BeatBox

Use of the tongue, lips, throat and voice to make sounds and rhythms are not a new phenomenon, despite all the viral videos of beatboxing bouncing around the Internet in recent years. Before beatboxing in Hip Hop, Jazz had scatting, Celtics had lilting, and Indian music had Konnakol. The real beauty of beatboxing and all forms of vocal percussion is that it allows people to create music anytime, anywhere, regardless of whether or not instruments or other tools are available. Many use beatboxing not only in the absence of other sounds but to accompany instruments and vocalists in acapella groups or cyphers.

Beatbox fundamentally began in New York City in conjunction with the birth of the hip-hop subculture on the streets of Harlem. Although the four elements of hip-hop, MCing, DJing, breakdancing, and graffiti, have garnered great respect in the global art community, beatboxing culture remains fairly undocumented.

Beatbox is the musical expression of the body through the innovation of sounds and the crafting of music by only using the mouth, throat, and nose. It is a growing art form that transcends the sole replication of drums and sound effects in favor of full musical performances. Beatbox is a primal human art form that utilizes the physical body as a versatile instrument. Musical expression through the body stands at the core of human communication, making beatbox a very organic art form.

Beatbox is also referred to as vocal percussion. Vocal percussion means imitating percussive sounds (including drum sounds) with the mouth. Traditionally, vocal percussionists in a cappella groups try to emulate real drum sounds.

Multivocalism is also a term used for artists who use beatboxing, vocal scratching, singing, MCing and poetry in their performances. Beatryhming is the cross section of spoken word and beatboxing. The term “human beatbox” literally means “human drum machine.” Beatbox was originally used as two words: ‘beat box’. The term ‘beat box’ was used as slang for the non-programmable drum machines that were first called rhythm machines. The first time “beat box” was used to refer directly to a rhythm machine was in the 1970s with the ELI CompuRhythm CR-7030 Beat Box.

Beatboxing, like graffiti, began its life as an urban art form. The beginnings of hip-hop are well known – DJs spinning the breakbeats in records with MCs rapping over the top. When MCs starting to rap over drum machine (beat box) beats in the urban communities of New York City, especially in the Bronx, drum machines and synthesizers were not very affordable. Samplers were well out of reach even for well-paid musicians. Necessity is the mother of invention, and without machine-supplied beats to rap over, a new, more accessible instrument was adopted – the mouth – and thus human beatboxing was born.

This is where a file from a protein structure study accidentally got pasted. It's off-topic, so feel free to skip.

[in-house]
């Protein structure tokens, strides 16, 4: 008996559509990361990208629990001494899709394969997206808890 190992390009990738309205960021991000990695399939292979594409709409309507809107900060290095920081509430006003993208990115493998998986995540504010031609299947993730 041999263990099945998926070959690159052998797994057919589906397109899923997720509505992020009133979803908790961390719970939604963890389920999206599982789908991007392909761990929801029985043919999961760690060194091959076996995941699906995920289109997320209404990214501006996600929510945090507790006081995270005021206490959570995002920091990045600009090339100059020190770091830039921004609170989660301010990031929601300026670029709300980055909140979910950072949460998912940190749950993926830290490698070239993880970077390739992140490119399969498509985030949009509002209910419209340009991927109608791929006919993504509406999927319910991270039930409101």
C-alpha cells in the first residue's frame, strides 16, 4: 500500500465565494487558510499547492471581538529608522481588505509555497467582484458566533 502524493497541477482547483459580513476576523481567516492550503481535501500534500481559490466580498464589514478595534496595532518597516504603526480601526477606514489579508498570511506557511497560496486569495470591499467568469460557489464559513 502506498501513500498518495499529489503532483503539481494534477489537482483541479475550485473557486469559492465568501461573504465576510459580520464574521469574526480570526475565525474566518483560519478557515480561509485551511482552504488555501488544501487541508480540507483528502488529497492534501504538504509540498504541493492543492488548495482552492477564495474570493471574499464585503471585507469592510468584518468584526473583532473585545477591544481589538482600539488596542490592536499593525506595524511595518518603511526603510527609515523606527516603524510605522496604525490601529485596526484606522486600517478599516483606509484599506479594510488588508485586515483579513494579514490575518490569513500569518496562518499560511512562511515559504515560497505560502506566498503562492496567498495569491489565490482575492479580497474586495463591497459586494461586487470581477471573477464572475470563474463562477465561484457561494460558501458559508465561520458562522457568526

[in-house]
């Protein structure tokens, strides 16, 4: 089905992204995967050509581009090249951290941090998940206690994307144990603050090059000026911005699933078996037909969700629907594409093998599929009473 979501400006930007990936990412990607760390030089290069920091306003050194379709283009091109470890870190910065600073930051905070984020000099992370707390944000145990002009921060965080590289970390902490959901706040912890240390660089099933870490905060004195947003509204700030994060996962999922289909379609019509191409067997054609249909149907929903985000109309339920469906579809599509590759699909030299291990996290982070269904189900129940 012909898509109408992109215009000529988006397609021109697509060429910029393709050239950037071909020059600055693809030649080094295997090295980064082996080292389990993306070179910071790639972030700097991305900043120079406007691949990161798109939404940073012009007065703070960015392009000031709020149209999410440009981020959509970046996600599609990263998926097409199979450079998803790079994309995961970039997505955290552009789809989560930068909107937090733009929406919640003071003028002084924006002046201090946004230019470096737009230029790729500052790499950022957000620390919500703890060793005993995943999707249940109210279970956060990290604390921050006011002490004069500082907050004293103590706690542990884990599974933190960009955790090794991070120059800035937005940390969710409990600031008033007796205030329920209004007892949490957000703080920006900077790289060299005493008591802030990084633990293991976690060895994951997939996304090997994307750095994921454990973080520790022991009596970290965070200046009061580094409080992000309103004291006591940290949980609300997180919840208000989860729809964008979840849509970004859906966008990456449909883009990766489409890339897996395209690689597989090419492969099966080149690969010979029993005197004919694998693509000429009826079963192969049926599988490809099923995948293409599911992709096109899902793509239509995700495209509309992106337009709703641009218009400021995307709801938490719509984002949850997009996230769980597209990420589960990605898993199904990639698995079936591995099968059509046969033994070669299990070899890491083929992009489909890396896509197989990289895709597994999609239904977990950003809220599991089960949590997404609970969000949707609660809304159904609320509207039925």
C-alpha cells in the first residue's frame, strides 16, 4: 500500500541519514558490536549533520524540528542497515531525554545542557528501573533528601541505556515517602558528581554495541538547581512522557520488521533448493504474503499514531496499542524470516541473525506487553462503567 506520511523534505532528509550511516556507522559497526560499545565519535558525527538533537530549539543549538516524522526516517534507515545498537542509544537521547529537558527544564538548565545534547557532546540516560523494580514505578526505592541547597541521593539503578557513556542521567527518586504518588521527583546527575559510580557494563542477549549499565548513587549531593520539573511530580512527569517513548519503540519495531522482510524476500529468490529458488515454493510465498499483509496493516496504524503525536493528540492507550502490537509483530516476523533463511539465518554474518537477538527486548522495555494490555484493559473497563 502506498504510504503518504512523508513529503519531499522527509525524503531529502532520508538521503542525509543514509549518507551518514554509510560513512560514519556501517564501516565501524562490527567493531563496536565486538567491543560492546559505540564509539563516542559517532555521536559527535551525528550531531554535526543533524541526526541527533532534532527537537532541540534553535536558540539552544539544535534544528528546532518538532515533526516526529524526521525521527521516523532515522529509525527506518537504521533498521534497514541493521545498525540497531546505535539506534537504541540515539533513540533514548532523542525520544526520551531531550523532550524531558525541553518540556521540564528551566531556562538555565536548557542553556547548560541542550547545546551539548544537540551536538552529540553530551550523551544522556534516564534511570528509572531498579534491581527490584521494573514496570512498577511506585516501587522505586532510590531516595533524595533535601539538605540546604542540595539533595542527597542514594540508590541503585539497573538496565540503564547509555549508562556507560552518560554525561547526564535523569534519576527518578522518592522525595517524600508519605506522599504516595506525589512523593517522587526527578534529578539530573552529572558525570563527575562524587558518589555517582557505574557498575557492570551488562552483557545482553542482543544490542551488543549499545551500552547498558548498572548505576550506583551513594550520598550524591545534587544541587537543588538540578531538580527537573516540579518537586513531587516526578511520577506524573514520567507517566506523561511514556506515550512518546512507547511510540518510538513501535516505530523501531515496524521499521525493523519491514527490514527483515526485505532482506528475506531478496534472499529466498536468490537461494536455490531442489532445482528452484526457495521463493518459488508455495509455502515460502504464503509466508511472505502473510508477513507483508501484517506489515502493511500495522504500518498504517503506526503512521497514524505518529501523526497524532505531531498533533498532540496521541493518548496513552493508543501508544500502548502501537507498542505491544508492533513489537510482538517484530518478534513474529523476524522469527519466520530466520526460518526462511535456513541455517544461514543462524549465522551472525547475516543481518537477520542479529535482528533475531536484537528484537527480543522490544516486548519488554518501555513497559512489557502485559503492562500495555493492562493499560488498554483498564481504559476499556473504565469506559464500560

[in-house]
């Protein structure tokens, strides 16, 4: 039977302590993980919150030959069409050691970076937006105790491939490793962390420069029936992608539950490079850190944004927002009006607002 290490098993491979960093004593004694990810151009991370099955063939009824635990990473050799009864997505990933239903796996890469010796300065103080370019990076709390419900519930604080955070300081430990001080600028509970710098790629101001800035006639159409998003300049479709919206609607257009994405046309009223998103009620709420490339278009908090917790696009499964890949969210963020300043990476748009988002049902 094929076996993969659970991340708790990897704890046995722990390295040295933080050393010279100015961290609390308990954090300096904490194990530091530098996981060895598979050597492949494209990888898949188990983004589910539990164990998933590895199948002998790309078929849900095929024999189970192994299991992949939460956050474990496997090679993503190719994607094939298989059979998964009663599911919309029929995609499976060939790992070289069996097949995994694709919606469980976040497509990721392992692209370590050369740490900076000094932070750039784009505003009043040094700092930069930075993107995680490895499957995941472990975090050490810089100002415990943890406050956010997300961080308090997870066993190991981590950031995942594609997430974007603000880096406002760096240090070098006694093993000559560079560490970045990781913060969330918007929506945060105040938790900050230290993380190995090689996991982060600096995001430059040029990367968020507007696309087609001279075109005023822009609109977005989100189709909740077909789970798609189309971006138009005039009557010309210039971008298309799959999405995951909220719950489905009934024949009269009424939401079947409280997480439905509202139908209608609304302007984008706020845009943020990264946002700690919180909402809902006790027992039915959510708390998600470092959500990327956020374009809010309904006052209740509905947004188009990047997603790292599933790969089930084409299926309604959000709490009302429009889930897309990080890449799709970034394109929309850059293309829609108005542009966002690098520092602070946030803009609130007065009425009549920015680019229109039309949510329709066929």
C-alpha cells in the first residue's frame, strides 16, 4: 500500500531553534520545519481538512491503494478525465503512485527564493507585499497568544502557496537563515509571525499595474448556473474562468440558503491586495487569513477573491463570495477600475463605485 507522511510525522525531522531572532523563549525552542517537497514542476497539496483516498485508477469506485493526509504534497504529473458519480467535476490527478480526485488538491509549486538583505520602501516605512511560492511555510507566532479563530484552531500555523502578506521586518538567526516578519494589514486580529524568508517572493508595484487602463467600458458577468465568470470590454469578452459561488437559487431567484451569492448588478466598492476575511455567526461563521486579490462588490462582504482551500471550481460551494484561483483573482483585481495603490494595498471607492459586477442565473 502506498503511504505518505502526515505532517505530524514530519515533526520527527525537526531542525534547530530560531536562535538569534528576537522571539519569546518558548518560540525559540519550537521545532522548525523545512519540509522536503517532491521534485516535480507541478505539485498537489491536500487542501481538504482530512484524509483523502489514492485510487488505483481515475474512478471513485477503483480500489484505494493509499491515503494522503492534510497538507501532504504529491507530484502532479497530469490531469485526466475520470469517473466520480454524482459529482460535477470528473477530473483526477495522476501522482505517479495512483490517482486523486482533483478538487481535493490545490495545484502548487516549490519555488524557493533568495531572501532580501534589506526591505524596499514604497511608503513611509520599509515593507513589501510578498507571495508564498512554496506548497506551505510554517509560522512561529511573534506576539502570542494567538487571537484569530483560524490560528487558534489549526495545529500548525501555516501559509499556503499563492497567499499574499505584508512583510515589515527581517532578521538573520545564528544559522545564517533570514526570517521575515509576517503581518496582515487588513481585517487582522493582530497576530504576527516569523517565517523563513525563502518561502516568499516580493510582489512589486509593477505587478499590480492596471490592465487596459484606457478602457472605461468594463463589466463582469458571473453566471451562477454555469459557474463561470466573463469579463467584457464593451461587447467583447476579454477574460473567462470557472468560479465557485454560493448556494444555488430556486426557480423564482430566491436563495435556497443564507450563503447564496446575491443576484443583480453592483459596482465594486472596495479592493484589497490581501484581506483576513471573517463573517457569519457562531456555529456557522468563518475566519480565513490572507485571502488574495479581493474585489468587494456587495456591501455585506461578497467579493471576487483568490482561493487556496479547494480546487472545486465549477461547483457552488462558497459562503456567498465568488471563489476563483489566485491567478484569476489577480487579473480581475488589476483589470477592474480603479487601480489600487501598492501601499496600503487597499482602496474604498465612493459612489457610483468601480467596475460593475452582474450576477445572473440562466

In the early to mid-eighties, three names stand out head and shoulders above the rest – Darren ‘Buffy’ Robinson, Doug E Fresh and Biz Markie.

There has been a great deal of discussion about who was the very first beatboxer, but one thing is for sure: in 1983, a trio from Brooklyn won a talent contest at Radio City Music Hall. The trio, formerly known as The Disco Three, was comprised of Mark “Prince Markie Dee” Morales, Damon “Kool Rock-Ski” Wimbley, and Darren “Buff the Human Beat Box” Robinson. These were The Fat Boys. Buff Love, or Buffy as he came to be known, helped the group win the talent contest through his ability to use his mouth to recreate hip-hop rhythms and a variety of sound effects. Buffy championed the iconic bass-heavy breathing technique, which was popularized by Grandmaster Flash, the DJ of the Furious Five.

Also in 1983, Doug E Fresh (Doug E Davis) made his first appearance on a single for Spotlight called ‘Pass the Budda’ with Spoonie Gee and DJ Spivey, although Doug E. Fresh claims that he coined the term “human beatbox” in 1980. There are also claims that DJ Barry B, the DJ of Get Fresh Crew, actually coined the term, suggesting to Doug E Fresh that he use the term in between his sets.

By 1985, beatboxing was taken forward by other artists, such as Biz Markie. Although a rapper, he started working as a human beatboxer with acts like Roxanne Shanté and started developing techniques including MCing between the beat, the inward hand clap, and the harmonic tap. Biz is also credited for adding a unique spin to beatbox by incorporating singing while beatboxing, opening up new doors for creativity and musicality.

Bobby McFerrin
Bobby McFerrin (Beatboxing/Vocal Percussion) popped up in jazz, and was the foundation for a new breed of A Capella groups using soft organic percussion to keep time in their tracks. The art form spread slowly and quietly into many genres, including rock music with the group The HouseJacks, and jazz great Bobby McFerrin showed off more and more of his skills as his audience grew.

Michael Winslow
Vocal boundaries were also smashed by Michael Winslow the Vocal Effects Master. You probably know him as the guy from the Police Academy movies who does the amazing sound effects that you, like me, assumed were fake. He also did behind-the-camera sound effects for films such as Back to The Future. However, many people didn’t consider him a beatboxer or a musician, but strictly an entertainer.